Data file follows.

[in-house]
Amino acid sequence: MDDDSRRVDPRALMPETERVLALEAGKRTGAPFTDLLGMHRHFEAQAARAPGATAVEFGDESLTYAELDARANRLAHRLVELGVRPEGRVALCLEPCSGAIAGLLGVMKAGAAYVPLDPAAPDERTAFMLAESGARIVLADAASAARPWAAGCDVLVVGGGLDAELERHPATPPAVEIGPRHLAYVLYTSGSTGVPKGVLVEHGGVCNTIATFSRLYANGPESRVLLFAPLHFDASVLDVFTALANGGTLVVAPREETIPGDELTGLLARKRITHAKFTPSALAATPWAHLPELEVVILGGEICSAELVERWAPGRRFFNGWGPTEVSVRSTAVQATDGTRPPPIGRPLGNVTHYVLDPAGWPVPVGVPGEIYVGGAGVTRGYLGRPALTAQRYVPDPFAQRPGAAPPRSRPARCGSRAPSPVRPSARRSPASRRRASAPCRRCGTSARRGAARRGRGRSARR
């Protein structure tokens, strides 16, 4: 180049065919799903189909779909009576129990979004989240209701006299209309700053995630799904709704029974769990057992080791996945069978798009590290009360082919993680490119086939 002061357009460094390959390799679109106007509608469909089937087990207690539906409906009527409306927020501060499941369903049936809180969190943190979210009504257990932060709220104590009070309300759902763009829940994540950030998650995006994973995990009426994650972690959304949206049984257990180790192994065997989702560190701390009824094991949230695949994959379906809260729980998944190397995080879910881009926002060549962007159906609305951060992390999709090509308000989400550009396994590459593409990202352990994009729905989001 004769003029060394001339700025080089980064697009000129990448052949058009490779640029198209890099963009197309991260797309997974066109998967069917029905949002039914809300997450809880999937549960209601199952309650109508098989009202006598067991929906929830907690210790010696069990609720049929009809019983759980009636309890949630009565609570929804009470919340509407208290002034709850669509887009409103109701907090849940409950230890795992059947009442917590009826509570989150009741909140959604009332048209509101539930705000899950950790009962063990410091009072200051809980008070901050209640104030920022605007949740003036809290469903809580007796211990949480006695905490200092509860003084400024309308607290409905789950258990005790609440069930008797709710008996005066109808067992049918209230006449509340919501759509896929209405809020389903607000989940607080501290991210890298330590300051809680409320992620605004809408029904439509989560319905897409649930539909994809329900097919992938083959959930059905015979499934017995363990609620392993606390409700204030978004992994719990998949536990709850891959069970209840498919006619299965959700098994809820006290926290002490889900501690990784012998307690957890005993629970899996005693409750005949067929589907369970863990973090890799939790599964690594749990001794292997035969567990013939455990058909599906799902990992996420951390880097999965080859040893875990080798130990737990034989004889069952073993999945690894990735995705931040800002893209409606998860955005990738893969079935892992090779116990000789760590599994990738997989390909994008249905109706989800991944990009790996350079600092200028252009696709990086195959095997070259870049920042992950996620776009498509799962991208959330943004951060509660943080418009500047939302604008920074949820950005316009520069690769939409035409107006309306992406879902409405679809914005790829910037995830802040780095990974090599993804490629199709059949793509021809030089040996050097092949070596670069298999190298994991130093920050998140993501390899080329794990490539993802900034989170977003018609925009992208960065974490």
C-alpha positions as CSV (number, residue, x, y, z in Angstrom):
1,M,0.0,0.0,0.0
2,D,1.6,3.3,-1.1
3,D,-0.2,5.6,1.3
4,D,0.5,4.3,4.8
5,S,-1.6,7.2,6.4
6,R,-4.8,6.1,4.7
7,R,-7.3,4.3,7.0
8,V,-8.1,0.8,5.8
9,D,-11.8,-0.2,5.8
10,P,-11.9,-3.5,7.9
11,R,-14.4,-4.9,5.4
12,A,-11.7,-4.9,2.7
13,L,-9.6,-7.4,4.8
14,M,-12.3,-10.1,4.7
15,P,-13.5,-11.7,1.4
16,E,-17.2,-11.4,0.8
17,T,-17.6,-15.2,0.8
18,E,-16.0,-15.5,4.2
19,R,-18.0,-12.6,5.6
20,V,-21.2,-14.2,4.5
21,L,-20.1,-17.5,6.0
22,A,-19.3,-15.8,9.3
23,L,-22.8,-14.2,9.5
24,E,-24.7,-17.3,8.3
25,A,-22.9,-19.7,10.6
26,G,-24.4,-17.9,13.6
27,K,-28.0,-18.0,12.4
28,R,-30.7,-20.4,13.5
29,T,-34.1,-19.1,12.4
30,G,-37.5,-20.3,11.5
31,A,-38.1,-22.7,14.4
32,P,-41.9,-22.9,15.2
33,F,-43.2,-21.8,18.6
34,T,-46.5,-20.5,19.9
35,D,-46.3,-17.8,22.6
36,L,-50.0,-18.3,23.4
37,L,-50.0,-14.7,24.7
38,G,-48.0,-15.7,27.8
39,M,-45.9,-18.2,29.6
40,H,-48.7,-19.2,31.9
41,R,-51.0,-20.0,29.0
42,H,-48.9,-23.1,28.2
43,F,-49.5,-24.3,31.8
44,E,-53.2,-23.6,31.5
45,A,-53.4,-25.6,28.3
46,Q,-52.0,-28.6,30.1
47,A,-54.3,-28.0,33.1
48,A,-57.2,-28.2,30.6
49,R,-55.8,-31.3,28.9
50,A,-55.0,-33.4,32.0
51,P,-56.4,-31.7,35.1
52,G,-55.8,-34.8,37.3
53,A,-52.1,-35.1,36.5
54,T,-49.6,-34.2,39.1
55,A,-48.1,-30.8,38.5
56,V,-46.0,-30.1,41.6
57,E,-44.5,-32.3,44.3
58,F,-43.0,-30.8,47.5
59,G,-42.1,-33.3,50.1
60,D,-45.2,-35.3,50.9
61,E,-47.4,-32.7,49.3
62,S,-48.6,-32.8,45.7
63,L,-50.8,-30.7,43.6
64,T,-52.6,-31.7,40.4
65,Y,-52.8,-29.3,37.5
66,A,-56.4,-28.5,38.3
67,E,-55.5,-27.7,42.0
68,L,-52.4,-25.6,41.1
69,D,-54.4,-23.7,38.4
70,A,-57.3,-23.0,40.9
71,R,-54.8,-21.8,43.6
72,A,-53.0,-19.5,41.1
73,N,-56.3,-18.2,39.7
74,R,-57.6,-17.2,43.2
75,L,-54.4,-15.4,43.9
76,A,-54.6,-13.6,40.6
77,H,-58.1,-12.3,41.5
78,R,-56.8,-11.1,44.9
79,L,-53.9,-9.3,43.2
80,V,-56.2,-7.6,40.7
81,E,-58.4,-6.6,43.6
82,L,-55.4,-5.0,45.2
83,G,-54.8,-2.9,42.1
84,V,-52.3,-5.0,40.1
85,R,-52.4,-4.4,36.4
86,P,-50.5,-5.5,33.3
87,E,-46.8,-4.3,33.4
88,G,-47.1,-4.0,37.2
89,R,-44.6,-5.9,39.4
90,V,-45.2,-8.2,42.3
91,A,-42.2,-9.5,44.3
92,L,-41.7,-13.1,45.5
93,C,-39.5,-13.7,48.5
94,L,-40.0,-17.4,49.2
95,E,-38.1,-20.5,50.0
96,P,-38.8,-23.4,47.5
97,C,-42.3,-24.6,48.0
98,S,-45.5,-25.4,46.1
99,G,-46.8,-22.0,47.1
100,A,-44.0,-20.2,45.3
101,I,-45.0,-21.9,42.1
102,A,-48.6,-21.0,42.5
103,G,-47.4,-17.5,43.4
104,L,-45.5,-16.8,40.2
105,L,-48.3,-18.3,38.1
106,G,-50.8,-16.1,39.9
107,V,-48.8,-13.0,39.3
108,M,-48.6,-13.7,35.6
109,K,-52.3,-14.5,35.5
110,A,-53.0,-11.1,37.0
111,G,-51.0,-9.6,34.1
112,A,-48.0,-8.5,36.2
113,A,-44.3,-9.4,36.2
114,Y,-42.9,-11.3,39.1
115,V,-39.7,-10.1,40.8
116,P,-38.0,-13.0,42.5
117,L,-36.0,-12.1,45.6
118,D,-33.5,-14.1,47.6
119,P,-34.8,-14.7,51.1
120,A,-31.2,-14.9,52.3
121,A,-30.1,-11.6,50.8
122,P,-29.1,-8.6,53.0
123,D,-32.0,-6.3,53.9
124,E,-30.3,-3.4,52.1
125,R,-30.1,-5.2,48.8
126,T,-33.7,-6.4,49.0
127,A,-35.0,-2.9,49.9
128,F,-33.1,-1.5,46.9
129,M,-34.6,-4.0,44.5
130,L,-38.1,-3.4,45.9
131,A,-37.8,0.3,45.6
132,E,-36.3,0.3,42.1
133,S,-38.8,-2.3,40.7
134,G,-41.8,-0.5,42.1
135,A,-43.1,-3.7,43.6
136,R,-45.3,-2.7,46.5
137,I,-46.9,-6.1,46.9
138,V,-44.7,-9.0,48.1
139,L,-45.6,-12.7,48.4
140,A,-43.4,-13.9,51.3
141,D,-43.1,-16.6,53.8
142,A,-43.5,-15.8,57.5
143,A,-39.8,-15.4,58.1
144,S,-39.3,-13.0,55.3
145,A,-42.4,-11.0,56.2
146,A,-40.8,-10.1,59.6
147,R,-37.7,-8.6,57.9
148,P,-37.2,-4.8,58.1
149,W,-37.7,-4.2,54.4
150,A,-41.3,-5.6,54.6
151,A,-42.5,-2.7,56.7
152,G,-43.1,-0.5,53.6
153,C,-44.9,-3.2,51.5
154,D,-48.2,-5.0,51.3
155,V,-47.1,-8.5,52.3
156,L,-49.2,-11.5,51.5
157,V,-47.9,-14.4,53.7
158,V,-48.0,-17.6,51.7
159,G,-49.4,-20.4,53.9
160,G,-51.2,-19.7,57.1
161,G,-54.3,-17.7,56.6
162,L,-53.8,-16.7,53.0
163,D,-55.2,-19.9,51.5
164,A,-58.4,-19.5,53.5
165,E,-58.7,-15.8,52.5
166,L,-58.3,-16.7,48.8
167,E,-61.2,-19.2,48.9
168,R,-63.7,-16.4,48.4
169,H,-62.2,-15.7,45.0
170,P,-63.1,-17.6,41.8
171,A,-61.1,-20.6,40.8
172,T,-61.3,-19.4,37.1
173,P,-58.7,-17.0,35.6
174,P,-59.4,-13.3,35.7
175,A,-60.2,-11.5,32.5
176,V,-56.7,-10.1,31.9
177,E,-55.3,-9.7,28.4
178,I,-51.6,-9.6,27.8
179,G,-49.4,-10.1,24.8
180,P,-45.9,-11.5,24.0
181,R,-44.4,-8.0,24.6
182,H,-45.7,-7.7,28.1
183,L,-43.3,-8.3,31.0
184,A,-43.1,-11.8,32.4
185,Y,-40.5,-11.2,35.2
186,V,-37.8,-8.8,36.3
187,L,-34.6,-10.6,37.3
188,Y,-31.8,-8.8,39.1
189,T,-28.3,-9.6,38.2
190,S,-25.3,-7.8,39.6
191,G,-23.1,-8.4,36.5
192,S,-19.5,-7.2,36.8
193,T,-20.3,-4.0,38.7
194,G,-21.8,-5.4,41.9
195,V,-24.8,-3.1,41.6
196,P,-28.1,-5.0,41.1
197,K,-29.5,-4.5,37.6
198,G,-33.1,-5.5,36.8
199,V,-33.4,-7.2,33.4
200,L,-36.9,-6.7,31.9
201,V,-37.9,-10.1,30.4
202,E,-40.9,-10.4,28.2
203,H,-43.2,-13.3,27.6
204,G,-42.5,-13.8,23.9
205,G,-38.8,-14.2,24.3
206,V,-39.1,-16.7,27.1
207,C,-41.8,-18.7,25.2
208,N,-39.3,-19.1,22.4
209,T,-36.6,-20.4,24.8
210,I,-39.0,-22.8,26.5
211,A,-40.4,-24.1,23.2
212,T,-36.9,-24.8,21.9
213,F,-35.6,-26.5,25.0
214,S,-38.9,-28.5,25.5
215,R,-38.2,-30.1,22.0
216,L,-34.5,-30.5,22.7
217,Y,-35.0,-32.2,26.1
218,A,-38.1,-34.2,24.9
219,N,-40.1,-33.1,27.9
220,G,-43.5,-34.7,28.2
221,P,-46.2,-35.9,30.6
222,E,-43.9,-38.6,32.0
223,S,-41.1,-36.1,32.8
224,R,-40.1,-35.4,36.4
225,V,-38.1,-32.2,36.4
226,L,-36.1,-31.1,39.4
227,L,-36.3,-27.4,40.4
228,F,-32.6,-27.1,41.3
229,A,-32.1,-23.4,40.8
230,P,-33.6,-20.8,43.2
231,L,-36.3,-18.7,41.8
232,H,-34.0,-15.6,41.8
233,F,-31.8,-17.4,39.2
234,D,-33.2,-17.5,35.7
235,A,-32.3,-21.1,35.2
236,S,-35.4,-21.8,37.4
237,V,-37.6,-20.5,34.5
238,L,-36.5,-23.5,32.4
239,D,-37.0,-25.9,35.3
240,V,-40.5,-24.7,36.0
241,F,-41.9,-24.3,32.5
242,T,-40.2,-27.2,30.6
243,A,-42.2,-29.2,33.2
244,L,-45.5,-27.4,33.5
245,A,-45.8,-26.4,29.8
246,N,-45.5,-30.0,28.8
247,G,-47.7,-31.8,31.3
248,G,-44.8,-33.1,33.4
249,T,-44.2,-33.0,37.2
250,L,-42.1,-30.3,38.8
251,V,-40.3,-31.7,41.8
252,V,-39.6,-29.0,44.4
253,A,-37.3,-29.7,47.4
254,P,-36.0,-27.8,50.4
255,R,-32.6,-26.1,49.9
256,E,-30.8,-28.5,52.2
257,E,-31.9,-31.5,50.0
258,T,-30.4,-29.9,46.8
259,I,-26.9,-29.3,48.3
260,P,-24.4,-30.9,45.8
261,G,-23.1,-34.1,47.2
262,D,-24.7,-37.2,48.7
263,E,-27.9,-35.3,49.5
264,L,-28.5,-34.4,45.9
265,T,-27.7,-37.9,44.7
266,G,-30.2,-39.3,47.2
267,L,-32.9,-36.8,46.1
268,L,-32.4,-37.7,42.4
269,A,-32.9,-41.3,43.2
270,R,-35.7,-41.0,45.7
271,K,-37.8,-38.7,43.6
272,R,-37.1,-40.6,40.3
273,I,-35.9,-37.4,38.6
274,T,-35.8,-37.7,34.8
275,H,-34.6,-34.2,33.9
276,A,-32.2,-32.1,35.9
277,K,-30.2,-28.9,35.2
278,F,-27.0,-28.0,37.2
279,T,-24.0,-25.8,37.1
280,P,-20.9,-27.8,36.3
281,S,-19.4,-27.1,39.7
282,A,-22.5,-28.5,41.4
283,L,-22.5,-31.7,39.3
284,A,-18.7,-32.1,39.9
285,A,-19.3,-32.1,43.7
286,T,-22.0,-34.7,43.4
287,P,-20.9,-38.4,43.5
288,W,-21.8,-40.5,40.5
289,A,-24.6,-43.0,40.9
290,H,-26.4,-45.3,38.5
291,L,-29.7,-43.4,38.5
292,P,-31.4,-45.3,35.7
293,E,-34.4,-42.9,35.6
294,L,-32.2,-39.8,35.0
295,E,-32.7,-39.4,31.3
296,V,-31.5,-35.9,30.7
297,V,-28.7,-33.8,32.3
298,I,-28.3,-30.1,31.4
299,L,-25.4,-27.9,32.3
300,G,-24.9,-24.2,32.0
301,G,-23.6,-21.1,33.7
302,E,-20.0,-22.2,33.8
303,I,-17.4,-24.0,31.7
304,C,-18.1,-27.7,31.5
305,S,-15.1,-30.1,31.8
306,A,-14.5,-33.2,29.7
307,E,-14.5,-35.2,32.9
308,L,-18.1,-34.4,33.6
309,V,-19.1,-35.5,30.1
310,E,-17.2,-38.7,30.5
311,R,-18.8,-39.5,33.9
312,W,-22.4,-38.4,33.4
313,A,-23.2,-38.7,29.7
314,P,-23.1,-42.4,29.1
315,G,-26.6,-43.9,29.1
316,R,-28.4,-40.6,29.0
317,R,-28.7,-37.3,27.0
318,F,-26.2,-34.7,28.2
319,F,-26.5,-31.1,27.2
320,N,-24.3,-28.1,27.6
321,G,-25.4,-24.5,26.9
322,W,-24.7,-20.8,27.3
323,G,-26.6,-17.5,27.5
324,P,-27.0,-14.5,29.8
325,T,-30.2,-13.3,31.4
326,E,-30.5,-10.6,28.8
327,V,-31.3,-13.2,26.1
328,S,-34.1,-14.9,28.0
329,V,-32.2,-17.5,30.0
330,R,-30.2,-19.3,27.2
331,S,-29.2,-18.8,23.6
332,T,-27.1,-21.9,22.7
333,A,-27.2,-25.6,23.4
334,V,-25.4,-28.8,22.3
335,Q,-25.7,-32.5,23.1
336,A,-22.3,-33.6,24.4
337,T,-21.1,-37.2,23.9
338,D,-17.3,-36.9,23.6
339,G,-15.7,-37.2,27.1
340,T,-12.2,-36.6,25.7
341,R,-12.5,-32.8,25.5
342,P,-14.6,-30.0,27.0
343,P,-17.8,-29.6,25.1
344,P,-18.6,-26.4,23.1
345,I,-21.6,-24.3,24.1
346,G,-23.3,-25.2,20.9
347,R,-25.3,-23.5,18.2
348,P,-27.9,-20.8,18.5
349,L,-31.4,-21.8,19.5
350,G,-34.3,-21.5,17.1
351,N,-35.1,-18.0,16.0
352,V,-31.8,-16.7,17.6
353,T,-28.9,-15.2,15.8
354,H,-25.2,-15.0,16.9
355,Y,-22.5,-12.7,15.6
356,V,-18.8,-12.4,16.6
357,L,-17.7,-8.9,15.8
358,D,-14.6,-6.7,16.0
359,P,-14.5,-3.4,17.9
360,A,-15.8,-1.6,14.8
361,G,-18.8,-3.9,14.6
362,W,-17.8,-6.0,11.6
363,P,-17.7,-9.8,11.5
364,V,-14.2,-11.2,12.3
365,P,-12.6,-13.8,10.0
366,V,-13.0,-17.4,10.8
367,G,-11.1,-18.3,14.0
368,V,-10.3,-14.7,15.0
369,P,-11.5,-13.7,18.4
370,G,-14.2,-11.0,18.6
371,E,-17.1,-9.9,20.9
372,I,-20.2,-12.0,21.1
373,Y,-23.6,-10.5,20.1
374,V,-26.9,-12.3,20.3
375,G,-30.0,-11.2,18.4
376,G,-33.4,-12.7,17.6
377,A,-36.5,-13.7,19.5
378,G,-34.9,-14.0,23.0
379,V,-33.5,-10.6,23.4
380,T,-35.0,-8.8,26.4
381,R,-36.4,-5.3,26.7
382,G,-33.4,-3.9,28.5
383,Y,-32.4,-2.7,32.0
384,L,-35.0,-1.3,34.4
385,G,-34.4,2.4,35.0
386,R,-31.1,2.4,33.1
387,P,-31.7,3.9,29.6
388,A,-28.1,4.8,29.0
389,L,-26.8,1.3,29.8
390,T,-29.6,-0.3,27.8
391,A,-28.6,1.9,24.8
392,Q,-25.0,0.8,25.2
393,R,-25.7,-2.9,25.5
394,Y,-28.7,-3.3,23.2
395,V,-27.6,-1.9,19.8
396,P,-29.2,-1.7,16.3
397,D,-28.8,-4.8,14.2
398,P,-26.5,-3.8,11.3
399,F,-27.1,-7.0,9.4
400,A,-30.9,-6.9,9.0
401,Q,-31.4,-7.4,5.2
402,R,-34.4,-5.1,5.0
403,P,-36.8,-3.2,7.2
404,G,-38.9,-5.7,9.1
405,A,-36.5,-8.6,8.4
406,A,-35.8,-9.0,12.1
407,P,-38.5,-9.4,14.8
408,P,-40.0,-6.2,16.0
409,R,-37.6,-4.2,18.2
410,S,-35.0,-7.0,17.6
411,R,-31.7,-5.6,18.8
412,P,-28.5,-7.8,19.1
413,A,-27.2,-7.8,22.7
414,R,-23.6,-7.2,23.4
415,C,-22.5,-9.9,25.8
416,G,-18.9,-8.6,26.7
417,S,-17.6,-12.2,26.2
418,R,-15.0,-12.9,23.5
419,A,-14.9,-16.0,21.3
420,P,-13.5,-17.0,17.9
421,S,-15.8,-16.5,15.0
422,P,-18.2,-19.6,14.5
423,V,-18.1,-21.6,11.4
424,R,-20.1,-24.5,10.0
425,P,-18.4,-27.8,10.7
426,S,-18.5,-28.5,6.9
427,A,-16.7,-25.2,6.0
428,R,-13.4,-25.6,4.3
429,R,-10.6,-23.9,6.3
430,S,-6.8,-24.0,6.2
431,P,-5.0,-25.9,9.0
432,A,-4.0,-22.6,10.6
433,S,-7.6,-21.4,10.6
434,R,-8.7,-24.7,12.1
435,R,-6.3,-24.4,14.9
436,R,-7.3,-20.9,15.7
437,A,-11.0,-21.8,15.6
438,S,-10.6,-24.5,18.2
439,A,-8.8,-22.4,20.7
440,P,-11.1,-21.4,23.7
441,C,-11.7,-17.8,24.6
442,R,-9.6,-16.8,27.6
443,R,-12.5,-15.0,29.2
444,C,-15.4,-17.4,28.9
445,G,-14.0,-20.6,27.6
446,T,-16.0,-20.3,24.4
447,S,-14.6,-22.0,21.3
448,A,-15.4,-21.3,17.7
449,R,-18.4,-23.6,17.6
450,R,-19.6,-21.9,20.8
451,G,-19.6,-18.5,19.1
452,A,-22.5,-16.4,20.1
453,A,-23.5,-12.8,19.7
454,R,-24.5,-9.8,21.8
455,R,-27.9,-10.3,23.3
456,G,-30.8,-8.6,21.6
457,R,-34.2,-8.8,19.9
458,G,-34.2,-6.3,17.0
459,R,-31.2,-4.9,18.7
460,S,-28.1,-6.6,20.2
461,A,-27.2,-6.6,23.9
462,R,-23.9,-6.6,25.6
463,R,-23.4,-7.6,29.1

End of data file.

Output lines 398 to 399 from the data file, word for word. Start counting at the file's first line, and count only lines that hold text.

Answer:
394,Y,-28.7,-3.3,23.2
395,V,-27.6,-1.9,19.8